Editor's Corner

WiMAX Strikes High Profile in Barcelona
At last week's 3GSM World Congress in Barcelona I was surprised by the high-profile that WiMAX had at the event. I've been going to 3GSM for a number of years and it has always been a GSM-centric conference, which makes sense since it's hosted by the GSM Association. But this year in nearly every conversation I had with both operators and vendors at the show, the term WiMAX came up.

Several prominent WiMAX players were at the conference touting the technology including Sprint CTO and President 4G Mobile Broadband Barry West. I spoke with West and he addressed several of the criticisms I had heard about his 4G network technology choice.

West says that many operators are viewing WiMAX as the creation of another cellular network. HSPA and 1xEV-DO will offer a "reasonable experience" but WiMAX offers a less-expensive alternative and will allow the operator to create what he believes will be a whole new market. West envisions an "all-you-can-eat" broadband access alternative that follows the Internet model, and not the cellular model.

And he believes that the WiMAX ecosystem is rapidly coming together. West notes that the company now has three top manufacturers--Motorola, Samsung and Nokia--committed to devices and infrastructure gear. Plus he believes that the low-cost of the WiMAX chip set will allow carriers to sell WiMAX devices to subscribers without a subsidy. "In the cellular model, operators and device vendors are not aligned," West said, meaning that operators want to do everything to keep their customers while device makers are always striving to get customers to buy more devices and that often means championing churn. "With WiMAX we can be in alignment," he said.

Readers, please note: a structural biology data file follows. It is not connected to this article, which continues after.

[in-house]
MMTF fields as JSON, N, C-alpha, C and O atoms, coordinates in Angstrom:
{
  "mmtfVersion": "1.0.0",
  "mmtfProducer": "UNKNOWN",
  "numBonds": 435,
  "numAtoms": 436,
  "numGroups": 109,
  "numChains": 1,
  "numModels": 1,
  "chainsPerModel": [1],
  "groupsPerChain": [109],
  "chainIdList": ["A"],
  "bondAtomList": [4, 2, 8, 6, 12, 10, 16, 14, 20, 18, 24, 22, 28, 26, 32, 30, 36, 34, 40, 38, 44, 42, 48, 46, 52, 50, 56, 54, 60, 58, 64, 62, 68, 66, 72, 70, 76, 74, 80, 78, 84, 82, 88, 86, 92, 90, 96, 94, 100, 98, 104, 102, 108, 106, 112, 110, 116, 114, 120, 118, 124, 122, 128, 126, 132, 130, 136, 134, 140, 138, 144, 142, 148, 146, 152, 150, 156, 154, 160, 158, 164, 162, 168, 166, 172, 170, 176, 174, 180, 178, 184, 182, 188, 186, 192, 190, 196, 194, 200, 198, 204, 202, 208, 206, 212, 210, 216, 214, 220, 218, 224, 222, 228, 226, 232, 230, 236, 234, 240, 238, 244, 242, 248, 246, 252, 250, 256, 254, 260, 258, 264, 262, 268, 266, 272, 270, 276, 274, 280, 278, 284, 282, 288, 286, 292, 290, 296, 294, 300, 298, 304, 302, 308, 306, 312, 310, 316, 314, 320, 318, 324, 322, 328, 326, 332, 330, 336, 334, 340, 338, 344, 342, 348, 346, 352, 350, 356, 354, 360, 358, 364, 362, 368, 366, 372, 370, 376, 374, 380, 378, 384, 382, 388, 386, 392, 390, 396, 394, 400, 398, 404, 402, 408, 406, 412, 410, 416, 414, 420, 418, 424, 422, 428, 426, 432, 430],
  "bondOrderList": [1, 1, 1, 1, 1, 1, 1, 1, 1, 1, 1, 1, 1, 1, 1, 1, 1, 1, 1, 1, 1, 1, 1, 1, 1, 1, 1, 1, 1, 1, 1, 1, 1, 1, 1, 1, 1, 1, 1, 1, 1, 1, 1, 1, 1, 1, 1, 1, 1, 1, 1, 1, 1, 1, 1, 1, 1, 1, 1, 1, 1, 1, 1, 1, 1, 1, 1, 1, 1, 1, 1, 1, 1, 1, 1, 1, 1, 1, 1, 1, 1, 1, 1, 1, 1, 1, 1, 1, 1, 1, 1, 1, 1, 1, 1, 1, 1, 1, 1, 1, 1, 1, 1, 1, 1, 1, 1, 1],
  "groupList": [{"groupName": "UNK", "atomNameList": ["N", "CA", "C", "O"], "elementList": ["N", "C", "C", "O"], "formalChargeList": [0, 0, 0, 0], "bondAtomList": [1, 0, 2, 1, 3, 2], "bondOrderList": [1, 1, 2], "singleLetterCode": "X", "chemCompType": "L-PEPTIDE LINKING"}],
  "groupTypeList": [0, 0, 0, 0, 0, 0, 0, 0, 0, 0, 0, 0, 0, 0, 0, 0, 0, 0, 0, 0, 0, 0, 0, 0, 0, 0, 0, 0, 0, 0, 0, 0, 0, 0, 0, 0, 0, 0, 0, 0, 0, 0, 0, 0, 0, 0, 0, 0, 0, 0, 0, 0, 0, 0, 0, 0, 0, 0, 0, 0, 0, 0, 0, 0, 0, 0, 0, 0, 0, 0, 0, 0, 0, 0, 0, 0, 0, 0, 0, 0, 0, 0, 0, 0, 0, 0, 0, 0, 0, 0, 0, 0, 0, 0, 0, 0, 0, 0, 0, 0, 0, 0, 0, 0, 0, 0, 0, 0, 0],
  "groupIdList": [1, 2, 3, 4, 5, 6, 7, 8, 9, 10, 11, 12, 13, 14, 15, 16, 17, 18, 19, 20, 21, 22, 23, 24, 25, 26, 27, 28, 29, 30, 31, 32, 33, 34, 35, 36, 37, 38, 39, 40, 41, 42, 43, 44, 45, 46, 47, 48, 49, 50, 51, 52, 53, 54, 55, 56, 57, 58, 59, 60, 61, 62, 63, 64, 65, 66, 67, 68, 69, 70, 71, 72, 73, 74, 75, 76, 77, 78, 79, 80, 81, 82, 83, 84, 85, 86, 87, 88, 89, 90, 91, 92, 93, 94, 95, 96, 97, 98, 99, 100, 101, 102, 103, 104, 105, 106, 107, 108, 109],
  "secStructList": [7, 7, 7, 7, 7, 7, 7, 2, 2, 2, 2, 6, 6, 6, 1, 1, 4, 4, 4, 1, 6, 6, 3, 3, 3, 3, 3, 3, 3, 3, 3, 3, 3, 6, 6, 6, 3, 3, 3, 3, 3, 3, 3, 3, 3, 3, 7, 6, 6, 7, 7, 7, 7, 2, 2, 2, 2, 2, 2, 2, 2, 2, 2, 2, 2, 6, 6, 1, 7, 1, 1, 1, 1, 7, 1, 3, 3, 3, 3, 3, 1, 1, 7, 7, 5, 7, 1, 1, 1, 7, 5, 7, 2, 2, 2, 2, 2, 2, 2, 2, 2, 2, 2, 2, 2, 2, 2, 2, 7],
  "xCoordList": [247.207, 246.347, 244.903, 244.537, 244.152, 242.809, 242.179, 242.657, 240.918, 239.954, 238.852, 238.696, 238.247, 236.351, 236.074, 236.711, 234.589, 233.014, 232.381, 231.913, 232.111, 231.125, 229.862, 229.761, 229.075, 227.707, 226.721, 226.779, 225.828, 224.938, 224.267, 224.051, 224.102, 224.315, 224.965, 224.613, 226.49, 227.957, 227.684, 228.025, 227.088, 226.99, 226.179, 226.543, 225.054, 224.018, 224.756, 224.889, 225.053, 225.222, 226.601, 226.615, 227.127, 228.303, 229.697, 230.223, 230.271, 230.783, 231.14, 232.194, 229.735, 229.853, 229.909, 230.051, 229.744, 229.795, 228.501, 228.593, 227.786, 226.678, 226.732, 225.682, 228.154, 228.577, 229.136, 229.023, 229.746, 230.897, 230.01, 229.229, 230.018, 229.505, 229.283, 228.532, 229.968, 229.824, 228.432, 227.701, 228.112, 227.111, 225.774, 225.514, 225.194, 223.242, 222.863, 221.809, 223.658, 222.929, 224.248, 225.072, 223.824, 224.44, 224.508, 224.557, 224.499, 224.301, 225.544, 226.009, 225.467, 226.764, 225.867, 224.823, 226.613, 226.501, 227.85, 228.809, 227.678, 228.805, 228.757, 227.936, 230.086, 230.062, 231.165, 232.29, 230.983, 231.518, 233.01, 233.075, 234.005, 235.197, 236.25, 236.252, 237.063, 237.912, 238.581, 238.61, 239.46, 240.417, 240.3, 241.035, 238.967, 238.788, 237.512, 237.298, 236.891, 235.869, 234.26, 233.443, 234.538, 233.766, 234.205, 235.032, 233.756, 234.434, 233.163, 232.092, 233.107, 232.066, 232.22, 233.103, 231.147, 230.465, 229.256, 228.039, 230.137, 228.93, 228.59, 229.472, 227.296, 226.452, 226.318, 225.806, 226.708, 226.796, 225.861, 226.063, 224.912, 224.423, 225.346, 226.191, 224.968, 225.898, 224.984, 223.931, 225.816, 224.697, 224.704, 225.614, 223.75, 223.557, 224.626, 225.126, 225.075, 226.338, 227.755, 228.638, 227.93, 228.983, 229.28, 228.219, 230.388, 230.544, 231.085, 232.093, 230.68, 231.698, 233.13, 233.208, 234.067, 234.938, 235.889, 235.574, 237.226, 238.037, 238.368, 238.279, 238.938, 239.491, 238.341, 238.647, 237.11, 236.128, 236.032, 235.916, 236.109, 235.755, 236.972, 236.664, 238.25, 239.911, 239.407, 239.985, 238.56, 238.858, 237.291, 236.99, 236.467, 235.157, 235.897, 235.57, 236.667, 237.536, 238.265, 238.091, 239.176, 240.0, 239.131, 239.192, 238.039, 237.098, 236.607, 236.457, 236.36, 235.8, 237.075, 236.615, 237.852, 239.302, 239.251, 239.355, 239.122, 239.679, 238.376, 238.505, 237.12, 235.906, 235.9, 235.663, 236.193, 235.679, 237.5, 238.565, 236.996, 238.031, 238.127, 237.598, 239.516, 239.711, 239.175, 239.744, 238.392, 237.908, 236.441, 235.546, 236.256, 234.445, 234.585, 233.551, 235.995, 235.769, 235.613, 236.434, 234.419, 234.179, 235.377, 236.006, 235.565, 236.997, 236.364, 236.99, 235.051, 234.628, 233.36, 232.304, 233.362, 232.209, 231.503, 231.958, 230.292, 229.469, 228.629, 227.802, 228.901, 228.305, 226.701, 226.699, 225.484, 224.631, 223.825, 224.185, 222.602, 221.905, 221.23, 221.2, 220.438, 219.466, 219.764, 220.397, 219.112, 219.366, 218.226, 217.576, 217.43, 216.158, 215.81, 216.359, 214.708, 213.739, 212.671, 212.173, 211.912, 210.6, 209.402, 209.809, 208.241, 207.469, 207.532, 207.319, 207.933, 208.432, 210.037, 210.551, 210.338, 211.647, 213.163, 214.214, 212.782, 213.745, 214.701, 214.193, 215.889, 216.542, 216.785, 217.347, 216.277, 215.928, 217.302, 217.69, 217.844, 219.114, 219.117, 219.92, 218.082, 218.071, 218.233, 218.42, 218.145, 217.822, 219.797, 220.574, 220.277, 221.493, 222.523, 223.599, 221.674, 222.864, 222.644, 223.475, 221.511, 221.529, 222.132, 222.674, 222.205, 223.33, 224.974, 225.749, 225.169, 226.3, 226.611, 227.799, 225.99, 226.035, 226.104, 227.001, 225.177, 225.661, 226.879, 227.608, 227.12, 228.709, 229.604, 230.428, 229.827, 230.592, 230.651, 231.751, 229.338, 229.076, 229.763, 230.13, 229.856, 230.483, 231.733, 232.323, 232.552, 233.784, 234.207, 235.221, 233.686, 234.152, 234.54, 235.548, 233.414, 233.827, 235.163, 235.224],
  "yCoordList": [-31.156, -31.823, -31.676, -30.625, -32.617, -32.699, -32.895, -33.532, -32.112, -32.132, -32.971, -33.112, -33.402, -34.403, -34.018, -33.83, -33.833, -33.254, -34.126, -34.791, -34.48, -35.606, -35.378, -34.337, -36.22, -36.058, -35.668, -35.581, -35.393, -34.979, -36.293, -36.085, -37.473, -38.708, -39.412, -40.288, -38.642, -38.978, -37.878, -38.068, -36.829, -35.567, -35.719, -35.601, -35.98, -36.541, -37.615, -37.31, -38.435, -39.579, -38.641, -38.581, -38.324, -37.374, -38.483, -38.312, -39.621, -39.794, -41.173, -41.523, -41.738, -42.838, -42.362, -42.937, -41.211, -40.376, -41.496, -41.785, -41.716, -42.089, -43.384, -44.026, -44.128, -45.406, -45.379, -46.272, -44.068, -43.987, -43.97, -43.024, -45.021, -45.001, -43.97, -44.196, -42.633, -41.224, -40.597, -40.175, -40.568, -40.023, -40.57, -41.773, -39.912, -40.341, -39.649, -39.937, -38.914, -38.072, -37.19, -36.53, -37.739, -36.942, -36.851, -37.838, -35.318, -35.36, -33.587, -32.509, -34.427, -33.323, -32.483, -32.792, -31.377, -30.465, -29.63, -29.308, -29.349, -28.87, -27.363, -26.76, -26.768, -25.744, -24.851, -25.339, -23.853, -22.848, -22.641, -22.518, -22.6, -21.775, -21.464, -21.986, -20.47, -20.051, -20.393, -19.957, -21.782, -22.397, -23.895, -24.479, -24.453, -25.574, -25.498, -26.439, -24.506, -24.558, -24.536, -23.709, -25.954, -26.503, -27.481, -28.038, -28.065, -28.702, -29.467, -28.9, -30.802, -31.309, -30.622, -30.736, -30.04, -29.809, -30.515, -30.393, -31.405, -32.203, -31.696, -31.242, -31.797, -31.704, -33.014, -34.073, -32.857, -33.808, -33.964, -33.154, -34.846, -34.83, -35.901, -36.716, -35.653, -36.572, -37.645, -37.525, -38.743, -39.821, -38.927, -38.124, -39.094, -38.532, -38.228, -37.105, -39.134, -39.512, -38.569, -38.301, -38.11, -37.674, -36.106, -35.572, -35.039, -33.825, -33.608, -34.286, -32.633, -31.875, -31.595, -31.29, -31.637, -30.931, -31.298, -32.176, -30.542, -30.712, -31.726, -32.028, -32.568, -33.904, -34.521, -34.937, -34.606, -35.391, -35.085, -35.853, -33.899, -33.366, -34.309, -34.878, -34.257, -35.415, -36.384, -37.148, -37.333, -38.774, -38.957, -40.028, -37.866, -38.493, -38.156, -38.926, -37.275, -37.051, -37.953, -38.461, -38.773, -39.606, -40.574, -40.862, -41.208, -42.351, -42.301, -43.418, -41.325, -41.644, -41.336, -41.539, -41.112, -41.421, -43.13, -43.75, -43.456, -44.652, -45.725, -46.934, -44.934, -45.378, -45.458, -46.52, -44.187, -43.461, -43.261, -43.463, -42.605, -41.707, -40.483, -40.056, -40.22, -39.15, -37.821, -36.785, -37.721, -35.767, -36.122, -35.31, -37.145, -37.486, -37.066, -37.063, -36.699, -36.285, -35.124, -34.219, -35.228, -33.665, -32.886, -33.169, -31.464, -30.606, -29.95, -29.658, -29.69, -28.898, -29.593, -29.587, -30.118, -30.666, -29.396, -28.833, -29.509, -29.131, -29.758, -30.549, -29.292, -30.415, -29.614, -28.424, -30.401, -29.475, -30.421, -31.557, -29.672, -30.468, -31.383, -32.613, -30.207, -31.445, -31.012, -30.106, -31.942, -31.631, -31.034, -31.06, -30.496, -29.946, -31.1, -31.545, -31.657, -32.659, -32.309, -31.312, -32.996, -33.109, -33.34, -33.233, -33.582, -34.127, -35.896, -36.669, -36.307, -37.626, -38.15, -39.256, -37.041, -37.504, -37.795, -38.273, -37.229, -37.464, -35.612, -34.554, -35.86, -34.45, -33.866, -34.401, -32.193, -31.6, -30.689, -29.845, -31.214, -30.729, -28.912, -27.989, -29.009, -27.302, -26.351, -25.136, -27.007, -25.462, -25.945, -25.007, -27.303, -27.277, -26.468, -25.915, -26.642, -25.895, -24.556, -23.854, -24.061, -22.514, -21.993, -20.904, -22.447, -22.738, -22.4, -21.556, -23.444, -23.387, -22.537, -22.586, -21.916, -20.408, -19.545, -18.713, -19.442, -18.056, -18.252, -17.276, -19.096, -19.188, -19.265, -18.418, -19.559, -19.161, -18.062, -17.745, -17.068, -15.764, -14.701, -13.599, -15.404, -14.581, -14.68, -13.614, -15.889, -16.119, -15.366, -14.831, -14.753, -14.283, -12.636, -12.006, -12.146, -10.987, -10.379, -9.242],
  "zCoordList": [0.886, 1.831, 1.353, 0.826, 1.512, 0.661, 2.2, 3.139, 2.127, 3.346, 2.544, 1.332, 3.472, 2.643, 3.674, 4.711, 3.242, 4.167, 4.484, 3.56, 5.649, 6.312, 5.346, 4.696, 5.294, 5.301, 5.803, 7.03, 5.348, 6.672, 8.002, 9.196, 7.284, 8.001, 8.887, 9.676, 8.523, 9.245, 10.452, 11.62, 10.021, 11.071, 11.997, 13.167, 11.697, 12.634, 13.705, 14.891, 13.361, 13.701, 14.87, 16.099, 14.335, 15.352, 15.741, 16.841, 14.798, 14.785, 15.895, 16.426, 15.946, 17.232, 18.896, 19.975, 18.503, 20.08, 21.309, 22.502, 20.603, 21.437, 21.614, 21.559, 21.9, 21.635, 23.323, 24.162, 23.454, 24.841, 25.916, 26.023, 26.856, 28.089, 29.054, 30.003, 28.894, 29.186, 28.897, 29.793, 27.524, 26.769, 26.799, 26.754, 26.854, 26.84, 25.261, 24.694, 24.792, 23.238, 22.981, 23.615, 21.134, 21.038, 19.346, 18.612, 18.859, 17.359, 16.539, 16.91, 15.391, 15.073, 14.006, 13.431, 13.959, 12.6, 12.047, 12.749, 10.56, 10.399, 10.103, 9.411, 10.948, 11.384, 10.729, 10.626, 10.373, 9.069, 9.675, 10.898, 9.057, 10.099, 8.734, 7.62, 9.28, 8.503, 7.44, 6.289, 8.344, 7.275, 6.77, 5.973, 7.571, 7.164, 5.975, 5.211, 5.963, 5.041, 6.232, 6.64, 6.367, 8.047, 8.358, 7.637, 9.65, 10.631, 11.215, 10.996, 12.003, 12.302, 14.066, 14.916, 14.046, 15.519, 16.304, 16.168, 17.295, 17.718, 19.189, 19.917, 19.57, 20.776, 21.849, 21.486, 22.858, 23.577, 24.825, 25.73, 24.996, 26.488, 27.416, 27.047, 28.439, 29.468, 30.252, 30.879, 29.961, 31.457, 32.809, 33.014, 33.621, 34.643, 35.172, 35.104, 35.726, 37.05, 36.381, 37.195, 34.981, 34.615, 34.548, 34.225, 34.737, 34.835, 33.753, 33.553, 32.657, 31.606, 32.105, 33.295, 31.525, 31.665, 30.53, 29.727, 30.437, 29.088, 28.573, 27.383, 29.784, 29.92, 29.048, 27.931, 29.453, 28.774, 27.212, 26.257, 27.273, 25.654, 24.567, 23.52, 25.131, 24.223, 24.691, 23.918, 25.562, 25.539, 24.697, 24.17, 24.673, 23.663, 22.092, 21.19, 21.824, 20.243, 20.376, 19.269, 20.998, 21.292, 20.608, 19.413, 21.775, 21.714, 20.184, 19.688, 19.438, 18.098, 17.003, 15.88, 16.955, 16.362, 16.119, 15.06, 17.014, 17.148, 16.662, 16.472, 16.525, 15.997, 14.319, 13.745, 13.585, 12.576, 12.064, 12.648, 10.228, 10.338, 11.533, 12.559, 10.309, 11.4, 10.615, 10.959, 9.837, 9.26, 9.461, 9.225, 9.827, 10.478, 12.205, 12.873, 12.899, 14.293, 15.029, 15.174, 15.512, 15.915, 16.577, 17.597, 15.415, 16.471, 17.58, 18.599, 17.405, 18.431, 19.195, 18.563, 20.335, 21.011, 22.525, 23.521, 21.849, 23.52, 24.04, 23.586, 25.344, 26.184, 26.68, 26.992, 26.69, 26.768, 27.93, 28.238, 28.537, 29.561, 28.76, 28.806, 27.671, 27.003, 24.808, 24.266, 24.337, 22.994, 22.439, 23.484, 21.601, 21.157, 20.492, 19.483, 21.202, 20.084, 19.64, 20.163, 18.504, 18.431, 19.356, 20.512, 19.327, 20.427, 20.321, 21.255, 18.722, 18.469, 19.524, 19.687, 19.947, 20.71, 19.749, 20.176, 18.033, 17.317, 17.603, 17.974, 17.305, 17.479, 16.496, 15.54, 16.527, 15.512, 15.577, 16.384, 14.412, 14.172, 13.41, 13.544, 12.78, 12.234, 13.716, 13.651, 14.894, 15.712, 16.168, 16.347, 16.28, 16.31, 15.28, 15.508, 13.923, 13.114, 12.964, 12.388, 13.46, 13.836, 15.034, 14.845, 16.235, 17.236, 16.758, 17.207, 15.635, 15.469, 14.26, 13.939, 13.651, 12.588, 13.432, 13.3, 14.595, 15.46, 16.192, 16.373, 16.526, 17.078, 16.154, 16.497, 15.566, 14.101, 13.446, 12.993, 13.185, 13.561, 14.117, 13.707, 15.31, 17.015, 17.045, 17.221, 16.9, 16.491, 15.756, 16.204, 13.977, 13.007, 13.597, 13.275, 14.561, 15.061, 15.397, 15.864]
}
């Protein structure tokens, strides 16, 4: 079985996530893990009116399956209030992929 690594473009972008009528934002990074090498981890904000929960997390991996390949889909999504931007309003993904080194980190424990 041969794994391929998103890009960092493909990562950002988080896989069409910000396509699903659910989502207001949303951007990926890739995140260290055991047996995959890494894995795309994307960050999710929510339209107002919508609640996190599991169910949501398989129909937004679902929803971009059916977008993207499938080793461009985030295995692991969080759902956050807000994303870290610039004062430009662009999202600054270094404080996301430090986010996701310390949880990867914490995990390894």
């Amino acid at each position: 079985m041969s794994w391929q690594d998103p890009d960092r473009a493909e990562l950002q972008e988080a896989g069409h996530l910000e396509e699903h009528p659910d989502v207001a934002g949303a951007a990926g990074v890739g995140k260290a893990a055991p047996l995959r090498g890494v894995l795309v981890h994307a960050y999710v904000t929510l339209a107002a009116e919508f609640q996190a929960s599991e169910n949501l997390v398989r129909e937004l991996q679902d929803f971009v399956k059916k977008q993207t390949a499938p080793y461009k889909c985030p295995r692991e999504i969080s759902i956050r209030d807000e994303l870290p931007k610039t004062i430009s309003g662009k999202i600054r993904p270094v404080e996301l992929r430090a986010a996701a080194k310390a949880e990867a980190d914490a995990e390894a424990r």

Some operators I spoke with last week questioned Sprint's ability to integrate the WiMAX network with the company's existing cellular network and provide backward compatibility. But West argues that while back wards compatibility is a hindrance, the throughput that customers will enjoy using WiMAX will overcome the negatives. And when it comes to billing for the service, West says that operators need to test new models, such as billing-per-event rather than billing-per-minute. He also touted WiMAX's ability to provide quality of service similar to DSL or cable-modem service where an operator could charge customers more to receive guaranteed delivery. 

West's WiMAX vision isn't unlike his early championing of Nextel's iDEN network. West was one of the few visionaries who saw the potential of Nextel's Direct-Connect service. The carrier was a market leader for a decade--delivering record-breaking average revenue per user and developing an extremely loyal following. Of course iDEN also had its downfalls--it was a proprietary technology developed by Motorola that never achieved worldwide success. Today those downfalls are detrimental to Sprint. Let's hope West's WiMAX vision doesn't suffer the same fate iDEN eventually experienced. --Sue